Book of the Year 2022

By | CYH

I wrote a lot this year but just not on this blog.

Today is the last day of 2022 and I finally get myself to do the book of the year 2022.

2022 was a trying year. I guess not just for me but for many people too. For one, the market performances were horrendous. It was was also one of the toughest years for my business since the business is tied to the markets too.

Health hasn’t been good after contracting Covid. I fell sick more often but not sure if Covid was the cause. And I am sick while writing this.

Although 2022 was tough, it didn’t feel as bad looking back now. I guess looking back is always easier than going through it, and also that I have learned to be more optimistic. I feel more determined no matter what challenge has been thrown at me while my younger self would just walk away to avoid the pain. I guess that’s some personal progress.

While many people would love to put 2022 behind them and look forward to a better 2023, my bazi master said my 2023 would be worse. But I am still hopeful as my not-so-good 10-year cycle would end next year and good luck would come once more!

Well I digressed. Let’s go back to the book of the year.

The winning books in the past 4 years were investment related. It is finally different this year.

The winning book is Wanting by Luke Burgis.

It is a book that dives deep, but readable, into mimetic theory.

Luke Burgis didn’t come out with it. The originator of the theory was the late French philosopher, Rene Girard. It was probably made popular by Peter Thiel, the mastermind of the PayPal mafia.

If I may do some injustice to the book and explain the mimetic theory – we want what others want, and we often compete with one another because we want the same things.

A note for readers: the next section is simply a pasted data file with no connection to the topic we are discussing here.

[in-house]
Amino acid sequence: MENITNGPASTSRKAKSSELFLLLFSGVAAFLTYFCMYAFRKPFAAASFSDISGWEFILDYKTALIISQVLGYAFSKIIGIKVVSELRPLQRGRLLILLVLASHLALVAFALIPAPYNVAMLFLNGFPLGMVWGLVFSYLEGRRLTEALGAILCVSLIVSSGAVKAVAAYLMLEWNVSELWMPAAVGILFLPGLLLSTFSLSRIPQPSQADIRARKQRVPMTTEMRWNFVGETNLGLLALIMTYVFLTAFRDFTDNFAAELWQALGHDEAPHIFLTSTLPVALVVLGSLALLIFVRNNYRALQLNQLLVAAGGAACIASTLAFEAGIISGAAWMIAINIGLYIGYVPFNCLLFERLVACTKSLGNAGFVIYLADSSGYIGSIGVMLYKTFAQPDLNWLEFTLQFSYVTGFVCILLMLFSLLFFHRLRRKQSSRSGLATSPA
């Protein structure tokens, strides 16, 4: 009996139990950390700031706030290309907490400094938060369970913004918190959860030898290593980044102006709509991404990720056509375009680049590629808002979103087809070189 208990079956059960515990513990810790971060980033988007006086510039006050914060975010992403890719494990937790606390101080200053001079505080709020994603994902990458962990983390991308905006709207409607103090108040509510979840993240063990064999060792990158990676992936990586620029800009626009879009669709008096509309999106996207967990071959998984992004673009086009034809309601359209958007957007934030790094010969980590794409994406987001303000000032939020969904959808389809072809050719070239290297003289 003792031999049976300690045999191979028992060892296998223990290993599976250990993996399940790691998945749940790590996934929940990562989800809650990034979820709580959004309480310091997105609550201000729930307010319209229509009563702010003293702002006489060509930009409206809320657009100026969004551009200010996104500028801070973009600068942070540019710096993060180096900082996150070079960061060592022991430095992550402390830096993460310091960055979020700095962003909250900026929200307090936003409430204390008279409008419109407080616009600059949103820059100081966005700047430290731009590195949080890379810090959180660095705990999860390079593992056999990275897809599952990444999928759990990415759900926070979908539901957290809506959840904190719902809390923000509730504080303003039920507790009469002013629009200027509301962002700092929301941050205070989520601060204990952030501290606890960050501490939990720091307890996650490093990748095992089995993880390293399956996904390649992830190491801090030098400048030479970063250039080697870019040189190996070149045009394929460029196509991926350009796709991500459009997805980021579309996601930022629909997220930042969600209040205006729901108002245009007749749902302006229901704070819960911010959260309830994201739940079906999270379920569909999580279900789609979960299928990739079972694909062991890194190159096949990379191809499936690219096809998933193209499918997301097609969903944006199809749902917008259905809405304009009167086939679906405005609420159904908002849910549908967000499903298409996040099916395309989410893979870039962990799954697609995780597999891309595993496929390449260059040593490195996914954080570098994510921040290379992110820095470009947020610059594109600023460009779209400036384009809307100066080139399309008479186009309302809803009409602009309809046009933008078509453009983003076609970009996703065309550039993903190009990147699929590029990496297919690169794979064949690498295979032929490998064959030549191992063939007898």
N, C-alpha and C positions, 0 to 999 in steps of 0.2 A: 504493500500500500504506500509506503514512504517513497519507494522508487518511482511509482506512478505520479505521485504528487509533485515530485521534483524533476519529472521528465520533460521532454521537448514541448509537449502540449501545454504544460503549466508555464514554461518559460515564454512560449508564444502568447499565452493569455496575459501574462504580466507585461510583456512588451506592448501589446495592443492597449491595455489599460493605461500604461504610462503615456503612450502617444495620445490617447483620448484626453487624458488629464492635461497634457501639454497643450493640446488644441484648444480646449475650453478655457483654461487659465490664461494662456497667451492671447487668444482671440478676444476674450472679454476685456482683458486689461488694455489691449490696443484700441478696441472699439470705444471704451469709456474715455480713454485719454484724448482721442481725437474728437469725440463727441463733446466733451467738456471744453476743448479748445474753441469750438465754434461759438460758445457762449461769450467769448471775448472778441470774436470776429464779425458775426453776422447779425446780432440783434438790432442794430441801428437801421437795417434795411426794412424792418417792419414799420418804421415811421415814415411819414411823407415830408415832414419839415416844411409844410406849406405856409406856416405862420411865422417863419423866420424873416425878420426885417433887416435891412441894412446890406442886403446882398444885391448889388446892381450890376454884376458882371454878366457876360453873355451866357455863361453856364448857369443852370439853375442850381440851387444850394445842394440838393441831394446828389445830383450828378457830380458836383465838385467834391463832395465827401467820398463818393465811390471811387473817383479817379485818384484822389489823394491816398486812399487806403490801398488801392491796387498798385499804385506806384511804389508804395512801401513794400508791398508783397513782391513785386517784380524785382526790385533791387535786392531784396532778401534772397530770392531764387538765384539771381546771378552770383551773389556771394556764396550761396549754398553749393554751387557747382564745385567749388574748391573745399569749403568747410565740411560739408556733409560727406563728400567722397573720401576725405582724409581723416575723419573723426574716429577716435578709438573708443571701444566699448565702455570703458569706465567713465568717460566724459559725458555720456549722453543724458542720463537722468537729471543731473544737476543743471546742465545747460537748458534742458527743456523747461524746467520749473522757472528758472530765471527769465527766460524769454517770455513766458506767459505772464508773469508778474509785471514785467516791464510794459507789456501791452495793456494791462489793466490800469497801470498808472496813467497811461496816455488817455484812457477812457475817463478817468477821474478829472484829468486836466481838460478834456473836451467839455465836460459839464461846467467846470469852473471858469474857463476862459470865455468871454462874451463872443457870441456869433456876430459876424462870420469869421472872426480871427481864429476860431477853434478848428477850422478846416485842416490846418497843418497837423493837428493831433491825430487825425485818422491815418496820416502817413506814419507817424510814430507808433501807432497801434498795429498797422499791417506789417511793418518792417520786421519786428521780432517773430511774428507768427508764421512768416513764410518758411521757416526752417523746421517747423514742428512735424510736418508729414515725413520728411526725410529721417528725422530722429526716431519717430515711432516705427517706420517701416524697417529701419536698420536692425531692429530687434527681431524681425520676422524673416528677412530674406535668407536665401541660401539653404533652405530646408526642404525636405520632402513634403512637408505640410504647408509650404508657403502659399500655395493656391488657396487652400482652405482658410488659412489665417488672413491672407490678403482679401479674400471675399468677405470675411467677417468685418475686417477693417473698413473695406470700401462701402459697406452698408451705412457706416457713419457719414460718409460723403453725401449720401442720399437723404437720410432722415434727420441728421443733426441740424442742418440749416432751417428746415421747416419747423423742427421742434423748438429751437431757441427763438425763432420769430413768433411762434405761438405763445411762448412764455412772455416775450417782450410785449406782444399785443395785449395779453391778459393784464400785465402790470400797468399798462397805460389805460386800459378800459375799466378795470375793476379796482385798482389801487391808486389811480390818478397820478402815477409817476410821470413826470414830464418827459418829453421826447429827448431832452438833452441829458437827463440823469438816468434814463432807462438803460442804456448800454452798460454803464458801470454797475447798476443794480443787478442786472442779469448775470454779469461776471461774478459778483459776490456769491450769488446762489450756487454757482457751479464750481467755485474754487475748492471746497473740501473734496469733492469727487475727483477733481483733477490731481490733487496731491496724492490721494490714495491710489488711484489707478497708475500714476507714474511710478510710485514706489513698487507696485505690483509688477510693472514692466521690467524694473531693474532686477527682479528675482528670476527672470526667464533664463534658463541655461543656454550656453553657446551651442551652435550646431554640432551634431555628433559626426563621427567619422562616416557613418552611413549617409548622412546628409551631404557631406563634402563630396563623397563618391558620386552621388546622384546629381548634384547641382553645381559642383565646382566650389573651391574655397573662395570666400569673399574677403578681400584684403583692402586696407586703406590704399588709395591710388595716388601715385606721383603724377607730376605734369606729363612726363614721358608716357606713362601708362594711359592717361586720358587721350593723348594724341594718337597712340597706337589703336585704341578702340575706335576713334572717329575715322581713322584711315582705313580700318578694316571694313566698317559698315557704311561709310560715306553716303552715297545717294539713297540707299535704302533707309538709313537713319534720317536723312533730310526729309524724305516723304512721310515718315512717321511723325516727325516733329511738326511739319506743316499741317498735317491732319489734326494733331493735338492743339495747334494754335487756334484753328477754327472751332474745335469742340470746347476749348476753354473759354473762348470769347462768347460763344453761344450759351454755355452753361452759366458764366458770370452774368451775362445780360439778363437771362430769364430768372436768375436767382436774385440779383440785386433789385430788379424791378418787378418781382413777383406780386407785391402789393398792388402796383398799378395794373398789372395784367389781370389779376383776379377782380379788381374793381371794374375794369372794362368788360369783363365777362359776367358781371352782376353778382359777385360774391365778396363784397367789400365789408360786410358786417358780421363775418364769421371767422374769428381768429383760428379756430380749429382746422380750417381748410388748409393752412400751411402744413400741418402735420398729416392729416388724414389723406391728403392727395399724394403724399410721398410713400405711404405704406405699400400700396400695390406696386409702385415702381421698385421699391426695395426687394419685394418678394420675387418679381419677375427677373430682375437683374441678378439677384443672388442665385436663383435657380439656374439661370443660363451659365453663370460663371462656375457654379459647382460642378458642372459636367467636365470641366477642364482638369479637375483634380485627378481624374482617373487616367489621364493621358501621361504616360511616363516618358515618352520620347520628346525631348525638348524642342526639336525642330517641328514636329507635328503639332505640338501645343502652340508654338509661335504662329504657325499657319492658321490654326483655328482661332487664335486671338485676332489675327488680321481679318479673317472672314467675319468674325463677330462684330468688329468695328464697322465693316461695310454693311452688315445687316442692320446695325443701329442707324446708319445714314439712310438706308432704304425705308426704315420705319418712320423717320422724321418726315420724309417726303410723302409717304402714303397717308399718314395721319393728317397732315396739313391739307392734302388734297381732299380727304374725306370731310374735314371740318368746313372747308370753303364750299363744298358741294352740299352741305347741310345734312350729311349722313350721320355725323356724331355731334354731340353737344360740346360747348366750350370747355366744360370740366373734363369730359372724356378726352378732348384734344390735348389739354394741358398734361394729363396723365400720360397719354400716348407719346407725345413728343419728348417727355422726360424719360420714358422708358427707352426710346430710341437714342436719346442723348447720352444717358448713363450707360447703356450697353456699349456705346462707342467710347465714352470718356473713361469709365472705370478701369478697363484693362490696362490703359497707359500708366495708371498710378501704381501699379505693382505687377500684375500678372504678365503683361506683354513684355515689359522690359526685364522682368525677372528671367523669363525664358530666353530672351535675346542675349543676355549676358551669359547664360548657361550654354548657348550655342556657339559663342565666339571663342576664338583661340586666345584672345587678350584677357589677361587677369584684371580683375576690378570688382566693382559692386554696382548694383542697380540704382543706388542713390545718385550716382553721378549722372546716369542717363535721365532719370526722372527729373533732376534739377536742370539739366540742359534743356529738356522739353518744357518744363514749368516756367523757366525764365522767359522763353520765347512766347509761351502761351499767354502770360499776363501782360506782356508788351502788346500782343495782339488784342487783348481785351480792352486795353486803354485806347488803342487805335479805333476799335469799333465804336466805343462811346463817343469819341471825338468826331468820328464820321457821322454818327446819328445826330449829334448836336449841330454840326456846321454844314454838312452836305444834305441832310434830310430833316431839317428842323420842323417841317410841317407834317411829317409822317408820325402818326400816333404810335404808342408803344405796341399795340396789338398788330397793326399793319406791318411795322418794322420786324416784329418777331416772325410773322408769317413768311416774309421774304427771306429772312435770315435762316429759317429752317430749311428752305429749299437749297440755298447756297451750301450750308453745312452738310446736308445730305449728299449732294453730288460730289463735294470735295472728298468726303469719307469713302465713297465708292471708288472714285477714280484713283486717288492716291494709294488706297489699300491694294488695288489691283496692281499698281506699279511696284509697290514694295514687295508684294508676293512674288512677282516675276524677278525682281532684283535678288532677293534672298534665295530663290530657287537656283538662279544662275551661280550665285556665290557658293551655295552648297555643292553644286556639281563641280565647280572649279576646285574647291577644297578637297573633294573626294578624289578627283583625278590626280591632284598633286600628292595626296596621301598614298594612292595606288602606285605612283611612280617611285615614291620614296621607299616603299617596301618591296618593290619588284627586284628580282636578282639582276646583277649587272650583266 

For example, many people idolize Lionel Messi especially after he won the World Cup. A soccer player might don a Messi jersey and desire to be a star.

It is all fine until someone else in the same team is wearing a Messi jersey and has the same desire too.

We all know there will be tension between the two players, because they want the same thing and they would have to complete (even if secretly.)

This happens to everyone. The deeper desires are often mimetic. Your friend bought a BMW and suddenly you secretly want one too. It extends to many other things. In layman terms, it is called ‘keeping up with the Joneses’.

Such desires are not true desires. They will waste our time and resources pursuing them. And we won’t feel happy (maybe for a while) even when we eventually get them.

So we have to figure out what we really want and get them instead.

This is a thought provoking book and explains the mimetic theory well. Hope you would enjoy it too.

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